What is a Non-Disclosure Agreement?
25 September 2020
A Non-Disclosure Agreement (also called an “NDA” or “Confidentiality Agreement”) is a legal document signed by businesses and/or individuals that want to be able to exchange information freely with each other, but do not want their information to be misused by the other party or shared with third-parties.
It is often used when a business or individual wants to explore the possibilities for a business deal before actually concluding an agreement with the other party covering the terms to the business deal.
It is a good way of protecting your secret or sensitive information from being used by the other party in the event the deal does not go ahead.
There are lots of situations where you might want to disclose information that is sensitive and/or valuable. Often the party receiving the information would be able to benefit from using the information that is disclosed. The Receiving Party might be able to use the information to compete against the Disclosing Party. Also, the Receiving Party could share the information with someone else (a third-party).
A Non-Disclosure Agreement can be used to prevent other people from using the information provided to them by the Disclosing Party and will protect the Disclosing Party’s personal or business information or ideas.
Reasons for using a Non-Disclosure Agreement might be:- a proposed franchise; a business acquisition; the appointment of an agent or distributor; demonstration of a plan, ideas or a prototype; hiring an employee; etc.
A Non-Disclosure Agreement could also allow the Disclosing Party to claim damages and losses if their information is misused by the Receiving Party or shared with third-parties.
A Non-Disclosure Agreement can make provision for only one party to disclose confidential information (One-way Non-Disclosure Agreement) or for both parties to disclose confidential information (Mutual Non-Disclosure Agreement or Two-way Non-Disclosure Agreement).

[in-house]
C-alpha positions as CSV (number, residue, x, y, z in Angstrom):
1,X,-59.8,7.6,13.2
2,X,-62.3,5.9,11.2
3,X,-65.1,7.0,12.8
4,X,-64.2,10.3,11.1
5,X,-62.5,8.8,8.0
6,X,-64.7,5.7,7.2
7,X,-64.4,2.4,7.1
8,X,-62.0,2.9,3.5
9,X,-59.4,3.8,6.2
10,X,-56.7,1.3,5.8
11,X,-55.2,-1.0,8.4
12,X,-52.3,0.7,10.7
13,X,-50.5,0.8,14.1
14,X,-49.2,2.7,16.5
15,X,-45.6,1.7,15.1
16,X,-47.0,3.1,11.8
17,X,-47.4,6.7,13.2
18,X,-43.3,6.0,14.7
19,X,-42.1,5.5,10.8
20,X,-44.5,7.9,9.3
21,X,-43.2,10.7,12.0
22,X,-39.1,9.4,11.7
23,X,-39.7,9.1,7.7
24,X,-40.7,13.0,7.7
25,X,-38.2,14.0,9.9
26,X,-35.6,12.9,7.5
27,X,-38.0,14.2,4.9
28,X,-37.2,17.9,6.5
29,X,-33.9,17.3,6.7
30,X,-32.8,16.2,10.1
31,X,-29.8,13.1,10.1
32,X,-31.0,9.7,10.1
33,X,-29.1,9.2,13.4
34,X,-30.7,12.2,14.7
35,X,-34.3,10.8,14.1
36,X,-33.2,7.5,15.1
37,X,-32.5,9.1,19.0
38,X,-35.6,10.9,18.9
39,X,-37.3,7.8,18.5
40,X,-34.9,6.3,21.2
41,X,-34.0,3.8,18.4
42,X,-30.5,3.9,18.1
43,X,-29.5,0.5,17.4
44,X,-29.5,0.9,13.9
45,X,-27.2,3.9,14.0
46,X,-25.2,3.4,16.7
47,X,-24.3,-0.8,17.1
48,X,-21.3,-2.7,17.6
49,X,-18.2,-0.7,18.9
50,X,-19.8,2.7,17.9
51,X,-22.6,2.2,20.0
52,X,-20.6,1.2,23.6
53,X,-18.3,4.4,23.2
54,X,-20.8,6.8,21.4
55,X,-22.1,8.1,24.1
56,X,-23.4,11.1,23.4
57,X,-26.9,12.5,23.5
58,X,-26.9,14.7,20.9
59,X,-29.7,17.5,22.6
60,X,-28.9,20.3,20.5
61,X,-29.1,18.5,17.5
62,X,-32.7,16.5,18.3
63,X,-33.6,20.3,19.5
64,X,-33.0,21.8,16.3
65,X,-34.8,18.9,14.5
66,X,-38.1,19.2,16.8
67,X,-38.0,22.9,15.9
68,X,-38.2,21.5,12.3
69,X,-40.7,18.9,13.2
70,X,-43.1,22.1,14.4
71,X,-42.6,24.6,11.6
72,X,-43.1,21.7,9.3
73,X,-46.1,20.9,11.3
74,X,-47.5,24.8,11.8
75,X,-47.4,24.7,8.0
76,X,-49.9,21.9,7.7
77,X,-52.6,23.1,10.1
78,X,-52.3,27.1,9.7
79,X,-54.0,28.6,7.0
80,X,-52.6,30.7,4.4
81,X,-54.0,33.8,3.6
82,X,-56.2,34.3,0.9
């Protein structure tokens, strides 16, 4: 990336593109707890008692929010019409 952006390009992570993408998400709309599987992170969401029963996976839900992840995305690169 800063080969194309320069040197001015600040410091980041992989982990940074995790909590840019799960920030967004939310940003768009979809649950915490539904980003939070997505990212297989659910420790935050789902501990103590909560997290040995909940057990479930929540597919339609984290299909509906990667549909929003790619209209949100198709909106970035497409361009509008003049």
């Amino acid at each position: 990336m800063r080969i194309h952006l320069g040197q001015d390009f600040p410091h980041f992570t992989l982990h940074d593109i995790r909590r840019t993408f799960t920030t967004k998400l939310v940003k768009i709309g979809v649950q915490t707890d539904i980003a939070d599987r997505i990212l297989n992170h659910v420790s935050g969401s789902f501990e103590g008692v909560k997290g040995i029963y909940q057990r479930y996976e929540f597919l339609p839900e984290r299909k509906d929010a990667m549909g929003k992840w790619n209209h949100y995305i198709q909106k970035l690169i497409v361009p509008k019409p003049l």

Disclosing your confidential information is often inevitable
While developing an idea or growing your business, you might find total secrecy is best. But there are many occasions when discussions in advance of a deal will involve talking about secrets of some sort.
A Non-Disclosure Agreements allows you to be open with the other side; to develop a more trusting relationship; and, hopefully, agree to a deal on the best terms for everyone.
Your confidentiality information and non-disclosure
It is important to understand that sometimes, no matter how hard you try and how many legal documents you sign, accidental or unintentional disclosure can happen.
Therefore, it is might still be beneficial to manage risk by limiting the information that you disclose or share, even after signing a Non-Disclosure Agreement.
Even if you trust the people you are working with, it is still advisable to sign a Non-Disclosure Agreement. At least then everyone understands and appreciates the importance of observing the confidentiality of the information. The upside of protection from insisting on an agreement far outweighs the downside of loss of private data.
A Non-Disclosure Agreement does not create a business relationship between the parties.
It will only govern how the Disclosing Party’s information is to be handled and protected.
To create a business relationship, the parties will need to sign other agreements, such as a Sale of Shares Agreement; Service Level Agreement (SLA); Employment Contract; Property Sale Agreement; etc.
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